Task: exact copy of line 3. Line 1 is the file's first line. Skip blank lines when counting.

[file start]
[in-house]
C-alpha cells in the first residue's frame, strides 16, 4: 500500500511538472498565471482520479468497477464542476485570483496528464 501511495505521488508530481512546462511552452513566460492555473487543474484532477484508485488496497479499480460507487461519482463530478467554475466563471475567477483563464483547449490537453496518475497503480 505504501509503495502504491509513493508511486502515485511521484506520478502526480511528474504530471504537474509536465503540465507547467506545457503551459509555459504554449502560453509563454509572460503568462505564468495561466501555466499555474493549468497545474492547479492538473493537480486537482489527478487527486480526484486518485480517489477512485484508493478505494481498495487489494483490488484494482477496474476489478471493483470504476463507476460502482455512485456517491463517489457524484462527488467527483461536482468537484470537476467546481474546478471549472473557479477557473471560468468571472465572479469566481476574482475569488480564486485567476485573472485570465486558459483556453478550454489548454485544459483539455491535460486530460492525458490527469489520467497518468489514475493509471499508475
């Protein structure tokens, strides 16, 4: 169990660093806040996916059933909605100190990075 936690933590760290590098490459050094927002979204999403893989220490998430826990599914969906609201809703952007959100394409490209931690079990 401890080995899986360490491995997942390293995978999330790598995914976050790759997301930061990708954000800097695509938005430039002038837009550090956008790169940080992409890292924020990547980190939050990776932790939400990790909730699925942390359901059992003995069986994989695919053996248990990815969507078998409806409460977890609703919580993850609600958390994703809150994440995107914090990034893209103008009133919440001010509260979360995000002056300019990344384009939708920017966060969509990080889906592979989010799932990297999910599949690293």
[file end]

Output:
């Protein structure tokens, strides 16, 4: 169990660093806040996916059933909605100190990075 936690933590760290590098490459050094927002979204999403893989220490998430826990599914969906609201809703952007959100394409490209931690079990 401890080995899986360490491995997942390293995978999330790598995914976050790759997301930061990708954000800097695509938005430039002038837009550090956008790169940080992409890292924020990547980190939050990776932790939400990790909730699925942390359901059992003995069986994989695919053996248990990815969507078998409806409460977890609703919580993850609600958390994703809150994440995107914090990034893209103008009133919440001010509260979360995000002056300019990344384009939708920017966060969509990080889906592979989010799932990297999910599949690293």